var t1 = (Item1: 0, Item2: 1);					// valid
var t2 = (misc: 0, Item1: 1);					// error: "Item1" was used in a wrong position

Example of underlying tuple type implementation: To be replaced by the actual tuple implementation in FX Core.

Identity conversion

Element names are immaterial to tuple conversions. Tuples with the same types in the same order are identity convertible to each other or to and from corresponding underlying ValueTuple types, regardless of the names.

var t = (sum: 0, count: 1);	

System.ValueTuple<int, int> vt = t;  // identity conversion 
(int moo, int boo) t2 = vt;  		 // identity conversion

t2.moo = 1;

That said, if you have an element name at one position on one side of a conversion, and the same name at another position on the other side. That would be indication that the code almost certainly contains a bug:

(int sum, int count) moo ()
	return (count: 1, sum: 3); // warning!! 

Overloading, Overriding, Hiding

For the purpose of Overloading Overriding Hiding, tuples of the same types and lengths as well as their underlying ValueTuple types are considered equivalent. All other differences are immaterial.

When overriding a member it is permitted to use tuple types with same or different field names than in the base member.

A situation where same field names are used for non-matching fields between base and derived member signatures, a warning is reported by the compiler.

class Base 
	virtual void M1(ValueTuple<int, int> arg){...}
class Derived : Base
	override void M1((int c, int d) arg){...} // valid override, signatures are equivalent
class Derived2 : Derived 
	override void M1((int c1, int c) arg){...} // also valid, warning on possible misuse of name 'c' 

class InvalidOverloading 
	virtual void M1((int c, int d) arg){...}
	virtual void M1((int x, int y) arg){...}			// invalid overload, signatures are eqivalent
	virtual void M1(ValueTuple<int, int> arg){...}		// also invalid

Name erasure at runtime

Importantly, the tuple field names aren't part of the runtime representation of tuples, but are tracked only by the compiler.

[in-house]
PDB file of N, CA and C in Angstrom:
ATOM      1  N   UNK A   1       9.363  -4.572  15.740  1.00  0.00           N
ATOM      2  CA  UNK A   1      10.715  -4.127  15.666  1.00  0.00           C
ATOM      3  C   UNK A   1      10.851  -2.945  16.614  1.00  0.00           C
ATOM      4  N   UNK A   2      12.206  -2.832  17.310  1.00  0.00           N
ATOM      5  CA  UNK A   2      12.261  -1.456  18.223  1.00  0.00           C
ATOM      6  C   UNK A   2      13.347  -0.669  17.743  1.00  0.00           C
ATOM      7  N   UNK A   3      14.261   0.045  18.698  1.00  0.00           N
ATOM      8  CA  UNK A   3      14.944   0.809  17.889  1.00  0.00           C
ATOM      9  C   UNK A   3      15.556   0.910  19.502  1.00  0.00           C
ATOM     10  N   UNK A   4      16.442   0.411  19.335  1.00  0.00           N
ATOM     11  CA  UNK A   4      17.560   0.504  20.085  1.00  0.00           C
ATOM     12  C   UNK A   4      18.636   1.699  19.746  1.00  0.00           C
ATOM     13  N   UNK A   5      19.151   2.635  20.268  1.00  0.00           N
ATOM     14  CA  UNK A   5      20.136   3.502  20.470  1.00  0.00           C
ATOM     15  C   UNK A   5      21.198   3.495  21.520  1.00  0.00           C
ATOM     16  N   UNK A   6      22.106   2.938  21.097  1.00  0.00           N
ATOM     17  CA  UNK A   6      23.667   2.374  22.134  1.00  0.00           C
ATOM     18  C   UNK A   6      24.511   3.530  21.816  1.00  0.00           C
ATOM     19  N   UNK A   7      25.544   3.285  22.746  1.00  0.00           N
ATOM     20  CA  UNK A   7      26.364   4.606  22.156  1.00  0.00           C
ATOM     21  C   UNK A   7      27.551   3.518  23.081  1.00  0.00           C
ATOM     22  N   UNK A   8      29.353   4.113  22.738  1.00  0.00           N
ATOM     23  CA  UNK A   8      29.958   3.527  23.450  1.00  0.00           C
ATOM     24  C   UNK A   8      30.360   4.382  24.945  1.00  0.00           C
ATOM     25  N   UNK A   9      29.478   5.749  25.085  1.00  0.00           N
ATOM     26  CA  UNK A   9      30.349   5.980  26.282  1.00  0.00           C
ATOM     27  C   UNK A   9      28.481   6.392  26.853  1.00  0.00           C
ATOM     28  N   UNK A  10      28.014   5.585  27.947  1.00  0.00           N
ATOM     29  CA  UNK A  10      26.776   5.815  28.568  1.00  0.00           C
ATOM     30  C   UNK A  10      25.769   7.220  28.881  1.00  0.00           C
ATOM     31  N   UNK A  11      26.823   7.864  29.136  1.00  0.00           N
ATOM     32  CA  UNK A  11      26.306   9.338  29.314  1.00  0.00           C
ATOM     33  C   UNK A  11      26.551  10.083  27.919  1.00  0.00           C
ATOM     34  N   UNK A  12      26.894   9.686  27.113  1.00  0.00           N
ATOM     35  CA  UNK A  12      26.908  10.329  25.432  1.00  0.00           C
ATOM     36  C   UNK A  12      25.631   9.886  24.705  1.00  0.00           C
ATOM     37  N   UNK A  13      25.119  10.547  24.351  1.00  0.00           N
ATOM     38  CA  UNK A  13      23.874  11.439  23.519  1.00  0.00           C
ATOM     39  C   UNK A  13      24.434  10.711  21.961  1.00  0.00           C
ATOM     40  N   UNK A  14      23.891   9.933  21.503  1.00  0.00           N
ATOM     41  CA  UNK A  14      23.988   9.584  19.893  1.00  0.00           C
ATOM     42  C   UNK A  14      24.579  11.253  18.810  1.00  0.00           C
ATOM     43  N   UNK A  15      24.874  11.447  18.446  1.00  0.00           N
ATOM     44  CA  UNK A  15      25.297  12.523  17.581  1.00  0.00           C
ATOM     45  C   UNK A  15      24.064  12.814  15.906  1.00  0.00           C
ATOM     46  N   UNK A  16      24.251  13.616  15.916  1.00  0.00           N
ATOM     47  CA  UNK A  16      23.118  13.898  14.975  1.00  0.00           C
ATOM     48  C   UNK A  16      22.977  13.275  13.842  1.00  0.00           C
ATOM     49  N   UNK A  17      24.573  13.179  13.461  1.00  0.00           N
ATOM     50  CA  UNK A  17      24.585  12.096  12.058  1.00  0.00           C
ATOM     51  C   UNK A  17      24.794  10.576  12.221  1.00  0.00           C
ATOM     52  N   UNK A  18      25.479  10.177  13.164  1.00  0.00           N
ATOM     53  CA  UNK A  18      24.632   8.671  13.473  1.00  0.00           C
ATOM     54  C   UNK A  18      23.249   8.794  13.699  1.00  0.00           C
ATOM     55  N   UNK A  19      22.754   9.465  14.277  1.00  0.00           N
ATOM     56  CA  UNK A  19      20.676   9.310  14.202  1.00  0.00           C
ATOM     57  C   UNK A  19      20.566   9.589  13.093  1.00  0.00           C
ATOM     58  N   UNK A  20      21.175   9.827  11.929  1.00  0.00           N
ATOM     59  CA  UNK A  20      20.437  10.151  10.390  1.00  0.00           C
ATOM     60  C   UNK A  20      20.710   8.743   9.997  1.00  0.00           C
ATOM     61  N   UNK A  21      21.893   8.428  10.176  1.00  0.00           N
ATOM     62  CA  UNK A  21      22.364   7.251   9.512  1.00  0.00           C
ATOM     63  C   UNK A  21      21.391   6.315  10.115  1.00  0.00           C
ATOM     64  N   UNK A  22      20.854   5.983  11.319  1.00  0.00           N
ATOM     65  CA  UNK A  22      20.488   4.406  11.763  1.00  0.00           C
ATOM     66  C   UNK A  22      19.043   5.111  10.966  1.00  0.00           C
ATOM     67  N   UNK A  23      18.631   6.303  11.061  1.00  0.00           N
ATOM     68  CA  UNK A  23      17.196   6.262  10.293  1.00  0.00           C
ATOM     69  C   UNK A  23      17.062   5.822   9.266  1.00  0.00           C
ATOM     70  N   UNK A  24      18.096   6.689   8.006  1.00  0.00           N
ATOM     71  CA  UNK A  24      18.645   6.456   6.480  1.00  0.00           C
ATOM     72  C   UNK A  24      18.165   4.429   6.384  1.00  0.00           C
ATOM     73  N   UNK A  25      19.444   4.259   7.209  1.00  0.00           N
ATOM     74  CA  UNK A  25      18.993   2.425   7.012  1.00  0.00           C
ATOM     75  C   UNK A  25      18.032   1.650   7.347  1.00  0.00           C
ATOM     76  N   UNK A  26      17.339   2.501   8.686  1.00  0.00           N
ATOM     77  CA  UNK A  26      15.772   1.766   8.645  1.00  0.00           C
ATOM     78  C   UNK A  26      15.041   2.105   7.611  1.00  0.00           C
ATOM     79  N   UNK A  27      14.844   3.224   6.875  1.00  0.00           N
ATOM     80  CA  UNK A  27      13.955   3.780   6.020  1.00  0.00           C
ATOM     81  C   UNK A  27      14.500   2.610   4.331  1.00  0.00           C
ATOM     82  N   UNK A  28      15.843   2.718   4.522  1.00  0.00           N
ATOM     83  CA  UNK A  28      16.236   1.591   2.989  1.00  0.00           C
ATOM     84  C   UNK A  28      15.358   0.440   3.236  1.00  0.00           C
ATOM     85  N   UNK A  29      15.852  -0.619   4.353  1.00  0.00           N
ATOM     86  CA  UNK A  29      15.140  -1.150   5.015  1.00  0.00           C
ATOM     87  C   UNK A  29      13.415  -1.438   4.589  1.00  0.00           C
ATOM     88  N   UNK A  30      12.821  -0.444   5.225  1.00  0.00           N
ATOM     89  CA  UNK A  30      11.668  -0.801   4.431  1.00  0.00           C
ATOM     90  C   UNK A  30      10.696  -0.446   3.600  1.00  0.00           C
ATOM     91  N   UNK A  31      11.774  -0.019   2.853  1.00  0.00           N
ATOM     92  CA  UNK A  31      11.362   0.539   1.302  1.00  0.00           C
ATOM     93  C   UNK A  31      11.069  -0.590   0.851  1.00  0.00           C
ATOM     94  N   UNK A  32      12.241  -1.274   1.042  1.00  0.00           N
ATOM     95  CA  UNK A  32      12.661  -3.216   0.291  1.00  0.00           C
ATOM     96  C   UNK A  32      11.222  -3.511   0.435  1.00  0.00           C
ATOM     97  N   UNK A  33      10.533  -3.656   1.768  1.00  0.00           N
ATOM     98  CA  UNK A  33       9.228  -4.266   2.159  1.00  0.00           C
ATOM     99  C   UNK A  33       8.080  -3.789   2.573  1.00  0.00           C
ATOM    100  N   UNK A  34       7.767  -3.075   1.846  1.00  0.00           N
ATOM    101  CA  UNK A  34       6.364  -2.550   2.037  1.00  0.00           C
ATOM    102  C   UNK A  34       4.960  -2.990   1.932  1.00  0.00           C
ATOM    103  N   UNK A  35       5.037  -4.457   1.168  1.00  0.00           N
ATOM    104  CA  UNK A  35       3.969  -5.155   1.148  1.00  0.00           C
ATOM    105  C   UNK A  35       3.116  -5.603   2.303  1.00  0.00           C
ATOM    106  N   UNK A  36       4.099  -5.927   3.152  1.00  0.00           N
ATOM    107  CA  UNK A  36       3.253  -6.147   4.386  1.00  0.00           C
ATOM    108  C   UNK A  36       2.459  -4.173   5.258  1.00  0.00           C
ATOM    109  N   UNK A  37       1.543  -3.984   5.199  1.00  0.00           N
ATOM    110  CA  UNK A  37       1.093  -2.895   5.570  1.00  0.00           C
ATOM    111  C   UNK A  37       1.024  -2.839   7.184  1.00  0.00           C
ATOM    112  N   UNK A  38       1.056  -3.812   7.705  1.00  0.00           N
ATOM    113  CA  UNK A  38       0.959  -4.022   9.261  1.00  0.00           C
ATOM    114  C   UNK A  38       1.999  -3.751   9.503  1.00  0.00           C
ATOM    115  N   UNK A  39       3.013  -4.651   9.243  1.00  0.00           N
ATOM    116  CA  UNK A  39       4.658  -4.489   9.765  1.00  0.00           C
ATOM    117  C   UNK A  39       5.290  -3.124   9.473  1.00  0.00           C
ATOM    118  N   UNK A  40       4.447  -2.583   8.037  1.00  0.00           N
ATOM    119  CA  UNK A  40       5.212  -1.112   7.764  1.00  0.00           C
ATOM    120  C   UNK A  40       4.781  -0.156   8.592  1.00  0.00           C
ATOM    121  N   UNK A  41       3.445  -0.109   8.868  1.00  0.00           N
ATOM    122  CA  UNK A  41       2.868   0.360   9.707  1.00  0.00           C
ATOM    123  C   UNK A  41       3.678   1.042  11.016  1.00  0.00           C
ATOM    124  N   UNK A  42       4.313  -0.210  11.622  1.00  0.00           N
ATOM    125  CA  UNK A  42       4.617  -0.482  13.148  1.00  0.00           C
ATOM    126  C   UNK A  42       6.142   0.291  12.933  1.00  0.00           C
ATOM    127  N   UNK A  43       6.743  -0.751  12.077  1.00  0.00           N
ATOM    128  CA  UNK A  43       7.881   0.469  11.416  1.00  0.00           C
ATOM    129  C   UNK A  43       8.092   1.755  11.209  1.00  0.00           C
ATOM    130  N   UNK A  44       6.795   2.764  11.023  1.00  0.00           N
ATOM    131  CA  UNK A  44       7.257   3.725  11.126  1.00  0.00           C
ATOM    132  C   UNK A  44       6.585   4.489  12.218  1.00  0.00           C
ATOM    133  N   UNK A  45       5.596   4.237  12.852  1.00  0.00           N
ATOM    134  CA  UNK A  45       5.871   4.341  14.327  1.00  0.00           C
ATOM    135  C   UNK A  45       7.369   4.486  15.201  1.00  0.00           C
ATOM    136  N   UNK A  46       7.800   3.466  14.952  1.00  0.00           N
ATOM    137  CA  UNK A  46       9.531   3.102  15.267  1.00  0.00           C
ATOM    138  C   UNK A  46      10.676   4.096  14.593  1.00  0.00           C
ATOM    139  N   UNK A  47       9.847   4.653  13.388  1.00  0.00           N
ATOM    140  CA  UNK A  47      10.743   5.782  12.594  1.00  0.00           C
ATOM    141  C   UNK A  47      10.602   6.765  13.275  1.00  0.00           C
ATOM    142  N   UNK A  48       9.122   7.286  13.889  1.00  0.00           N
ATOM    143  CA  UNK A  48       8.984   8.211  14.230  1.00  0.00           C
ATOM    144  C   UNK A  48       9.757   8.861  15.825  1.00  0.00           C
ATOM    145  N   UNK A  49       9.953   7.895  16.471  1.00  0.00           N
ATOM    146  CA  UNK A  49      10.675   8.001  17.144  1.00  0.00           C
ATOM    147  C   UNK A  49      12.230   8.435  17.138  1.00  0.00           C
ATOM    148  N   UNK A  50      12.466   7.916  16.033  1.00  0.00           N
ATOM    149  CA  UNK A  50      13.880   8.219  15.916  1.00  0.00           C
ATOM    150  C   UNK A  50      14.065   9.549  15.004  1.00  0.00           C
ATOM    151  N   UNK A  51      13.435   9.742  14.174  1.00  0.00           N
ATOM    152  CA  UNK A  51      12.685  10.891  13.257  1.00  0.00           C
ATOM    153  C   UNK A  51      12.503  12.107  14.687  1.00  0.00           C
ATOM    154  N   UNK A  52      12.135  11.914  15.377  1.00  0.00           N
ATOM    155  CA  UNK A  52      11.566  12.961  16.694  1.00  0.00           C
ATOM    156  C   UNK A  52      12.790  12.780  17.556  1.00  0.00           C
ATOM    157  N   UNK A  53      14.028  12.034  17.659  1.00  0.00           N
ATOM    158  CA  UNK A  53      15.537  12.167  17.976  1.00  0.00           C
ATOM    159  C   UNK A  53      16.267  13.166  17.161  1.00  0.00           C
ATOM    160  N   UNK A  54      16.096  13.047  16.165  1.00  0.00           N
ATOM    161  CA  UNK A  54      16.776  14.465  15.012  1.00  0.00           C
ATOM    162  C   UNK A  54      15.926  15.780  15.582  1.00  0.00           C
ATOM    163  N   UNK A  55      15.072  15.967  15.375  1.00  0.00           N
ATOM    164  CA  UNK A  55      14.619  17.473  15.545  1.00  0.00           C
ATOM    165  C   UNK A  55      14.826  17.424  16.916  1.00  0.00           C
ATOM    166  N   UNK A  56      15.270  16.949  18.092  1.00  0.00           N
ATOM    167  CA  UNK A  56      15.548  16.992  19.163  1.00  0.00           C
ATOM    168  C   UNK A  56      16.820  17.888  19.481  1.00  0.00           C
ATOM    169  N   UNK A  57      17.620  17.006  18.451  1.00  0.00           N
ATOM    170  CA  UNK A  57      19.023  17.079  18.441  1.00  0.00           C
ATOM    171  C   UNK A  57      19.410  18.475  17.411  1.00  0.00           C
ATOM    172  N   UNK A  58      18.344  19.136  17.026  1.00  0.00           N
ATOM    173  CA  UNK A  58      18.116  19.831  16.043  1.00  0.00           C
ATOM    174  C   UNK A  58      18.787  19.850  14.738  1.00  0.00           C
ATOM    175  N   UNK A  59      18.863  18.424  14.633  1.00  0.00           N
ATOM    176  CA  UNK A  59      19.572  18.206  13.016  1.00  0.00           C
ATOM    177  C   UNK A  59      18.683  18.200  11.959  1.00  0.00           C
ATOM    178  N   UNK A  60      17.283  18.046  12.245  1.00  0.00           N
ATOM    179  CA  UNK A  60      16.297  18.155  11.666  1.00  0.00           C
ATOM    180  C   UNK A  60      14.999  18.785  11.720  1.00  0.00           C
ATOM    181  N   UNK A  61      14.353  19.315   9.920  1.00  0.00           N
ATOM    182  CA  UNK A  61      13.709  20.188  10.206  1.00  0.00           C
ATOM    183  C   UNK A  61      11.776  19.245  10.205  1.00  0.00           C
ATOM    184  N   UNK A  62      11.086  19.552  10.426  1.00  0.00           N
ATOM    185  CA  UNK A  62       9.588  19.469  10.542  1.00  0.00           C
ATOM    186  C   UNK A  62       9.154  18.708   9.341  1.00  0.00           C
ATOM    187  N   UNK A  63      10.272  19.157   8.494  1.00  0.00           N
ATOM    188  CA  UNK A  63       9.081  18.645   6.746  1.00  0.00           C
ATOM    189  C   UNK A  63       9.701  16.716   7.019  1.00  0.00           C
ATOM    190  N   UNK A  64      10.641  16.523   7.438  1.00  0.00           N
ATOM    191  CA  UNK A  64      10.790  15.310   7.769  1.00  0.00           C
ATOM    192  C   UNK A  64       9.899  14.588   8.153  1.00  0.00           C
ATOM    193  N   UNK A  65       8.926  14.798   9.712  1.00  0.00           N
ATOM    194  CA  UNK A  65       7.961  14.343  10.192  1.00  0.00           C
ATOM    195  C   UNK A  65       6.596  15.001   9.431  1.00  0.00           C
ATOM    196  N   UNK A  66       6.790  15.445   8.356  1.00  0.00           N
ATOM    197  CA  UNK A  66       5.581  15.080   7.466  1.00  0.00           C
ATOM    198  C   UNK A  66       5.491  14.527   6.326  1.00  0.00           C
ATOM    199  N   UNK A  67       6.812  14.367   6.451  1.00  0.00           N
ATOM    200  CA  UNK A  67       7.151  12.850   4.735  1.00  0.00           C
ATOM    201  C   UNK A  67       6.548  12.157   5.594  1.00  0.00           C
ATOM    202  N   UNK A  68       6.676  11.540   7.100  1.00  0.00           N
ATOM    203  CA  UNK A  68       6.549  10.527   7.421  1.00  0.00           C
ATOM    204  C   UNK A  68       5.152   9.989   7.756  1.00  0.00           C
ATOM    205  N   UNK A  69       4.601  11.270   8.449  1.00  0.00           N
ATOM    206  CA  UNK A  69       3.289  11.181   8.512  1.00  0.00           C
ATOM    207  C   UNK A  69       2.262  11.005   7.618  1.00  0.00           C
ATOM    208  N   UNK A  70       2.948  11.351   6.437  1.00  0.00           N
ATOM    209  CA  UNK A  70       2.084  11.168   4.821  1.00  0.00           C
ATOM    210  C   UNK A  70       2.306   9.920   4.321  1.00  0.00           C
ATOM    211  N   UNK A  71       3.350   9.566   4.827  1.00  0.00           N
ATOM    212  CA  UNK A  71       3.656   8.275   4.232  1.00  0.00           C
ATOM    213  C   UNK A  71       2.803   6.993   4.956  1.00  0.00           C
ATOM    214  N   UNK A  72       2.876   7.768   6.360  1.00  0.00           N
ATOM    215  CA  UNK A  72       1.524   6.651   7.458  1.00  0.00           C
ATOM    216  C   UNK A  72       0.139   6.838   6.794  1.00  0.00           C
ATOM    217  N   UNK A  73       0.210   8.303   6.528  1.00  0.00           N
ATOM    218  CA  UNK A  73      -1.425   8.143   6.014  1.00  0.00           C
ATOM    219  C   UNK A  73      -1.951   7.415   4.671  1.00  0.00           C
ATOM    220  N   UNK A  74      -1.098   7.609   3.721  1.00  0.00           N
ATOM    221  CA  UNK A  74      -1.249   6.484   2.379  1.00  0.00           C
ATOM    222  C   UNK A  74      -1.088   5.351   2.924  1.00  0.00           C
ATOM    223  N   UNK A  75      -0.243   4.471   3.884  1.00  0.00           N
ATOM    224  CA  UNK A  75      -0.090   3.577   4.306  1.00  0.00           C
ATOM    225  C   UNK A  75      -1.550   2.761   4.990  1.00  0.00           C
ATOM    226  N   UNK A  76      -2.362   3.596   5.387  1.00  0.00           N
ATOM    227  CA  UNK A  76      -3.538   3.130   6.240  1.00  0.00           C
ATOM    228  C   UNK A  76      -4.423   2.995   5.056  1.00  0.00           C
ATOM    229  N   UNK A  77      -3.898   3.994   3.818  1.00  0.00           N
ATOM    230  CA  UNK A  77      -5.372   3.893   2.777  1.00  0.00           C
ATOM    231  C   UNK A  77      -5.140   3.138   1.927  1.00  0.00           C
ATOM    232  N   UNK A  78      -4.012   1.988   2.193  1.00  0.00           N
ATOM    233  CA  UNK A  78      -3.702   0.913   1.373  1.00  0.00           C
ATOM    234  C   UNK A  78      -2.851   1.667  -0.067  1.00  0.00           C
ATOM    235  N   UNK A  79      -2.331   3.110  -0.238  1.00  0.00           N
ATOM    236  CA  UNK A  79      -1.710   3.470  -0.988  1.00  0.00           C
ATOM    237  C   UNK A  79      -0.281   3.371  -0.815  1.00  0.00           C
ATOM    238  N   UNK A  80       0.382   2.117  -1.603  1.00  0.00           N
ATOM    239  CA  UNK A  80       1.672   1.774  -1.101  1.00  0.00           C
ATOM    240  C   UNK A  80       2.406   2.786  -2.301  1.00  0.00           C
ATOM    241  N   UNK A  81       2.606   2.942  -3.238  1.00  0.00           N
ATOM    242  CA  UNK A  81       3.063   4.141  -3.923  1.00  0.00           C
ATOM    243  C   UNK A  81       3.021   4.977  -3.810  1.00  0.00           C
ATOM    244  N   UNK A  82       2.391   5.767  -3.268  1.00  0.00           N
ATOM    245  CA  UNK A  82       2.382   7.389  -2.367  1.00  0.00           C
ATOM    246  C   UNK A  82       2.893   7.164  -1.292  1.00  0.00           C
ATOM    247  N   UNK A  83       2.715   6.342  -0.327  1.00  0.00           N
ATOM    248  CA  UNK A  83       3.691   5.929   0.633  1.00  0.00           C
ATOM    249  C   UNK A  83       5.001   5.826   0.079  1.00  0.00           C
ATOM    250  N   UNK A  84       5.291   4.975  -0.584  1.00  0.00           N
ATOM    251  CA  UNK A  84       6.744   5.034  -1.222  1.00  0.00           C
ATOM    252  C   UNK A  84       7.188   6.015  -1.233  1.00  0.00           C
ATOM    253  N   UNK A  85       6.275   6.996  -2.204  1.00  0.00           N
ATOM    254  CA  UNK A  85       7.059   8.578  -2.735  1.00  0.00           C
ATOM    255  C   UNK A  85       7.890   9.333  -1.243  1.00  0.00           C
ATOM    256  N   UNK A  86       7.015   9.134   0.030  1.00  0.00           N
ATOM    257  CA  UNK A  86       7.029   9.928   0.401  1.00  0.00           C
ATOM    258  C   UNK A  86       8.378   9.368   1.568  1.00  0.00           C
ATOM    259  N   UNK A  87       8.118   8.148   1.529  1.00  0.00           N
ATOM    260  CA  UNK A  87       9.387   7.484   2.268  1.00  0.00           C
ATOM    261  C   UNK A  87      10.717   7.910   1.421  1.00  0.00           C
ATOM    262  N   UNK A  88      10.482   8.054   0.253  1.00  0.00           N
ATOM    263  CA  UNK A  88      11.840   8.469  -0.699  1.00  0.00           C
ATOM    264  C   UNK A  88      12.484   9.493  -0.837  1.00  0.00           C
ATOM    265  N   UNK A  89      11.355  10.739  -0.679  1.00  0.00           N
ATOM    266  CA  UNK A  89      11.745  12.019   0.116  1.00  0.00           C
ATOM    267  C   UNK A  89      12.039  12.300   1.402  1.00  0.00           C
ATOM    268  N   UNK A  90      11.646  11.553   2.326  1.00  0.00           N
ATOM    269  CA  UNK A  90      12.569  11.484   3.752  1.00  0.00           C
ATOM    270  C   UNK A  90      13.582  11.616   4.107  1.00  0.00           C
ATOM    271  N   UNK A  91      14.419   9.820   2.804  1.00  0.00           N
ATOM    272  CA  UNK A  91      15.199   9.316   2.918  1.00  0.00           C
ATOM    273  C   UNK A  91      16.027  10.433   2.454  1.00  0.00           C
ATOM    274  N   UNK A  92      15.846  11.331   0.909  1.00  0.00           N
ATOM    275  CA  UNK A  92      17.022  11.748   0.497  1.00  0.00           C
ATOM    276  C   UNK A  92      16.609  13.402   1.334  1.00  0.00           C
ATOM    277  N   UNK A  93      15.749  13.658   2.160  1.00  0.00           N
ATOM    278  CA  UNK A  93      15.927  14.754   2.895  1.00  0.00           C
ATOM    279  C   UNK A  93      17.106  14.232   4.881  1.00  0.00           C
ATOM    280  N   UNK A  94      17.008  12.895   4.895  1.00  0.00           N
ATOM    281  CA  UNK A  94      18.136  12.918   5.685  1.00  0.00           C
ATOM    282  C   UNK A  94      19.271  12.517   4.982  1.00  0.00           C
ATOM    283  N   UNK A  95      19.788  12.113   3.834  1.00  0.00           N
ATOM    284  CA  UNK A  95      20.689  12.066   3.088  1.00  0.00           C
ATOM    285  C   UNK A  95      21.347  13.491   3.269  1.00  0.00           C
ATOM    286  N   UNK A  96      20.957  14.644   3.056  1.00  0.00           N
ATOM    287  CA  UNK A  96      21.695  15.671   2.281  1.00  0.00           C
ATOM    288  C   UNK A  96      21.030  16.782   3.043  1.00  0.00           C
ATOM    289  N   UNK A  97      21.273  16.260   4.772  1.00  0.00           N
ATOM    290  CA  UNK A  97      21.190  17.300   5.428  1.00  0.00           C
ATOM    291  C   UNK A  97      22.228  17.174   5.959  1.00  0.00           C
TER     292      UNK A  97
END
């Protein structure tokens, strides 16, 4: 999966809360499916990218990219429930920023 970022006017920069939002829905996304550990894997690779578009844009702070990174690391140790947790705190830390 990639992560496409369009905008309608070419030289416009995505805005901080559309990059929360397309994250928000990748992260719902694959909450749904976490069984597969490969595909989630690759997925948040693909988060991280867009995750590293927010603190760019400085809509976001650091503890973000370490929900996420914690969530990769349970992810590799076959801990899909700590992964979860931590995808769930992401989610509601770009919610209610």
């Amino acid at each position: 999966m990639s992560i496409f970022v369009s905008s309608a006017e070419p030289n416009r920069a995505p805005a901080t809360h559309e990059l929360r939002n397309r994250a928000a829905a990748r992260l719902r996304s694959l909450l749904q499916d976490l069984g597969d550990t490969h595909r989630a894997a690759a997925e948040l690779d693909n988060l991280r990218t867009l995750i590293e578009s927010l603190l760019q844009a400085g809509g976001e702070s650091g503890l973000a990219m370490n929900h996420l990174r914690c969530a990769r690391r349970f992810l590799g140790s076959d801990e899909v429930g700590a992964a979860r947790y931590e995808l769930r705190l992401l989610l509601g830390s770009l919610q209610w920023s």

As a result, the field names will not be available to a 3rd party observer of a tuple instance - such as reflection or dynamic code.

In alignment with the identity conversions, a boxed tuple does not retain the names of the fields and will unbox to any tuple type that has the same element types in the same order.

object o = (a: 1, b: 2);    		 // boxing conversion 
var t = ((int moo, int boo))o;		 // unboxing conversion

Target typing

A tuple literal is "target typed" when used in a context specifying a tuple type. What that means is that the tuple literal has a "conversion from expression" to any tuple type, as long as the element expressions of the tuple literal have an implicit conversion to the element types of the tuple type.

(string name, byte age) t = (null, 5); // Ok: the expressions null and 5 convert to string and byte

In cases where the tuple literal is not part of a conversion, a tuple is used by its "natural type", which means a tuple type where the element types are the types of the constituent expressions. Since not all expressions have types, not all tuple literals have a natural type either:

var t = ("John", 5);  						//   Ok: the type of t is (string, int)
var t = (null, 5);    						//   Error: tuple expression doesn't have a type because null does not have a type
((1,2, null), 5).ToString();    	    	//   Error: tuple expression doesn't have a type

ImmutableArray.Create((()=>1, 1));        	//   Error: tuple expression doesn't have a type because lambda does not have a type
ImmutableArray.Create(((Func<int>)(()=>1), 1)); //   ok

A tuple literal may include names, in which case they become part of the natural type:

var t = (name: "John", age: 5); // The type of t is (string name, int age)
t.age++;						// t has field named age.